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How to Effectively Use a VPN at Work

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Smart cookie business owners are beginning to realize how important it is to make sure new employee training includes instruction on how to stay safe online at work. And by safe we mean developing a cybersecurity-oriented culture among all employees that emphasizes how critical it is to protect confidential company information and keep malware out of the network. Since you can’t wave a magic wand and instantly create employee interest in the topic, get ready to roll up your sleeves and put in some sweat equity towards understanding and addressing the risks.

The Biggest Security Risk

While your employees are undoubtedly the company’s biggest asset, they are also its weakest link when it comes to security awareness. According to the 2016 Cyber Security Awareness Index (IBM), 60 percent of network security breaches involved insiders. Even more troubling, three-quarters of that percentage were carried out with ill intent. The rest we can chalk up to simple (though sometimes damaging) mistakes. If this doesn’t make you want to take a good, hard look at securing your company’s cyber assets, probably nothing will.

It Only Takes One

An employee who decides to leak (or sell) a few passwords could spell doom for your operation. Whether it’s raw data, competitive information, or simply access to the network’s resources in order to launch scams at others, all it takes is a single bad actor with an axe to grind or who sees an opportunity to turn a profit on the Dark Web at the company’s expense.

Preventing password shenanigans requires a proactive mindset on the business owner’s part. First of all, make sure that security processes are the most stringent around the most important information. Be stingy to whom you grant high-level administrative access. Those that you do, don’t be afraid to monitor their activities and even test them with fake exercises. Hurt feelings and paranoia are small potatoes! We’re talking about the continued life of your business here.

Foil the Crafty Hackers

The other major category of online security failures comes in the form of an employee who falls for a permutations of any of the phishing or spear phishing schemes. Whether it’s an email that appears to be from a trusted source or the inability to resist the temptation to believe that they just might actually have a wealthy Nigerian benefactor, you’ve got to train the urge to click on email links out of them. We could all learn something from the X-Files and trust no one. A single mindless click can open the floodgates to all kinds of heck ranging from identity theft to ransomware to keystroke logging to whatever apocalyptic network scenario you can envision.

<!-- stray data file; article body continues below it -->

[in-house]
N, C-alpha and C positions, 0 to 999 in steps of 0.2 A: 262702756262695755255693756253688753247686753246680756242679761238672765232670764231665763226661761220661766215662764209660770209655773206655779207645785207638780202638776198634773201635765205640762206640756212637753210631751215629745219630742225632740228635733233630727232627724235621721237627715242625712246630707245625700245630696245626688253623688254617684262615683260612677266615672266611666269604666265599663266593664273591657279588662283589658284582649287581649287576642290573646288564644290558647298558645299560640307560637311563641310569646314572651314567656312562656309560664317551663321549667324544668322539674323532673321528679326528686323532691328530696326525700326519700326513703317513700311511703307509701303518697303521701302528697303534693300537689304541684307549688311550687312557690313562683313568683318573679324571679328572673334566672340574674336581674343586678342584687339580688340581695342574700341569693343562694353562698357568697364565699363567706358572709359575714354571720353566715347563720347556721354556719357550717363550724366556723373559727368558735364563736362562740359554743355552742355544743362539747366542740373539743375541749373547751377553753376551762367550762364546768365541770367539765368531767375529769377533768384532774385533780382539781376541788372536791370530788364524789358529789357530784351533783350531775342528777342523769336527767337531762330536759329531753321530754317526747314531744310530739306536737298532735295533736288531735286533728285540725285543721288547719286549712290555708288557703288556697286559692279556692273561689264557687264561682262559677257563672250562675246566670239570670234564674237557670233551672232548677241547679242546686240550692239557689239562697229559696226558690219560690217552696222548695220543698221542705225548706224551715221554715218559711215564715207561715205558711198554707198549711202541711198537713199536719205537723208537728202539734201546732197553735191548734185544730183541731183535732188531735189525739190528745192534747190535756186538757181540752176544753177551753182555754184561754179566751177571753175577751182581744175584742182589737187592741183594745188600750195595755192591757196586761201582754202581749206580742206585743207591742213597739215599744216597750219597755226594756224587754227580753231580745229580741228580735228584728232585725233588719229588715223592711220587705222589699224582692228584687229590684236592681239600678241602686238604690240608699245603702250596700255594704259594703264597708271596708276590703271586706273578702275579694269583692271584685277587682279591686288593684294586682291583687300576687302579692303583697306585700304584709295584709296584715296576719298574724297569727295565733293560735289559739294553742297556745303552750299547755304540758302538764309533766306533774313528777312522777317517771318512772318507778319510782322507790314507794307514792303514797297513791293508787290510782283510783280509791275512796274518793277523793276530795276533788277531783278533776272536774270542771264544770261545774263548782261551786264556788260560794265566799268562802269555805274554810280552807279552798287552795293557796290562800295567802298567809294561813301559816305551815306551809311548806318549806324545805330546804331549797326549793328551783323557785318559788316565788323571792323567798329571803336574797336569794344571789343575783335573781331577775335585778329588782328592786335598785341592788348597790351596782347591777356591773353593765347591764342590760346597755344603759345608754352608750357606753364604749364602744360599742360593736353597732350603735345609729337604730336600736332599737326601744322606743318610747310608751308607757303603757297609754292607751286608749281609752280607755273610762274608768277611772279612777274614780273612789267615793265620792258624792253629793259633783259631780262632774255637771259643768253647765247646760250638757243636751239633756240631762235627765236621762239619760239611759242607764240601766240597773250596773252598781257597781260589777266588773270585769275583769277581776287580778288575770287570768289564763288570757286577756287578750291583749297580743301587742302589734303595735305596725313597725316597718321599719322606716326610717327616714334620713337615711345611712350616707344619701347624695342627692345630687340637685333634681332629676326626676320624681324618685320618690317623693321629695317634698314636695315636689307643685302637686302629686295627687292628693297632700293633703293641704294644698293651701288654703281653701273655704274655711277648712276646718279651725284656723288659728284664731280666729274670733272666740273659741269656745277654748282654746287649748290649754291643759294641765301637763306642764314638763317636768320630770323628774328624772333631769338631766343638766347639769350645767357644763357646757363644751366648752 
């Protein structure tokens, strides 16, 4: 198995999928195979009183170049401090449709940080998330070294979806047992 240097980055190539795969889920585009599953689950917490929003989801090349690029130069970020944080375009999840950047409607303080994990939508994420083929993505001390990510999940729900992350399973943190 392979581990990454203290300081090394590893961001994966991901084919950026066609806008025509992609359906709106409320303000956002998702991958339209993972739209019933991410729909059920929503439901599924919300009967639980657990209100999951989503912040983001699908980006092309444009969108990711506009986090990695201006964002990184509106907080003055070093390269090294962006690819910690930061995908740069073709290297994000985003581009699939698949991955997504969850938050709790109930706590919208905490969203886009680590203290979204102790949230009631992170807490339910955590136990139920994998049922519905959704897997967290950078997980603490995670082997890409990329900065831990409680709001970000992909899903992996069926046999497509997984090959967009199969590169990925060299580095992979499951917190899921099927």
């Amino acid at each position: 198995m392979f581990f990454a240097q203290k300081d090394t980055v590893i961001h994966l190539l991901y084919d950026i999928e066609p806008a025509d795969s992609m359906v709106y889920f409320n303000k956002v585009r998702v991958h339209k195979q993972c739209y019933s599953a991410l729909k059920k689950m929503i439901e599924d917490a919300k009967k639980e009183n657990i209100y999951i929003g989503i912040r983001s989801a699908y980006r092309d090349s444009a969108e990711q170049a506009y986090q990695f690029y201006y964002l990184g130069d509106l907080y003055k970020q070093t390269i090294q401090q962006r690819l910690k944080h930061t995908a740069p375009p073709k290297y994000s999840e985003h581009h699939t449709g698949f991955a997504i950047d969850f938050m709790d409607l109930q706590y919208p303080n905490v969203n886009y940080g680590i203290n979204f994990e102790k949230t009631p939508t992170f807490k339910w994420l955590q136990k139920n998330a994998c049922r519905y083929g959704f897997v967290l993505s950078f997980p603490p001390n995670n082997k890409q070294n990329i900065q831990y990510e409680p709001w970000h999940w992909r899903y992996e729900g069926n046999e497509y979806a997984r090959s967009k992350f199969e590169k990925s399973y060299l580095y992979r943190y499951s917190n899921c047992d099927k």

Start ‘Em Off on the Right Foot

As alluded to already, the time to begin instilling an online security-minded attitude in employees is during training that occurs immediately after hiring. This should not be an afterthought but rather a robust presence that permeates the process and continues throughout their time at the company. Simply creating a security module to add onto the training is not enough. With so many employees accessing computer workstations and some sort of company network daily, security needs to be on their mind from the first login of the day to the last logout.

Don’t Forget Your AI Ally

For better or worse, we live in the Big Data Age. While some see it as the end of privacy, recent technological developments that merge artificial intelligence (AI) and huge pools of data to yield benefits for those concerned with cybersecurity have emerged. It hinges on the fact that humans are creatures of habit, and that extends to patterns in how we interact with technology. Deviations from these patterns (which might indicate a compromised system) would never draw the attention of human supervisors but can be pegged within minutes when AI lurks in the background.

Speaking of Technology

If you own a small business and still connect your company’s network through a plain, old internet connection, you’re asking for trouble, especially when Virtual Private Network (VPN) connections are available at such a modest cost. These “tunnels” run in conjunction with your ISP to encrypt data traveling both directions between your computer and the internet. The low cost/high reward in adding a VPN service for peace of mind and increased privacy should not be underestimated. This is especially important when in Singapore.

The Bottom Line

The big takeaway from these musings is that fewer than half of the massive data breaches blasted across headlines involved an outside hacker. The enemy is within and businesses of all sizes must come to grips with the reality that it’s not a faceless hacker to be feared but rather John from accounting.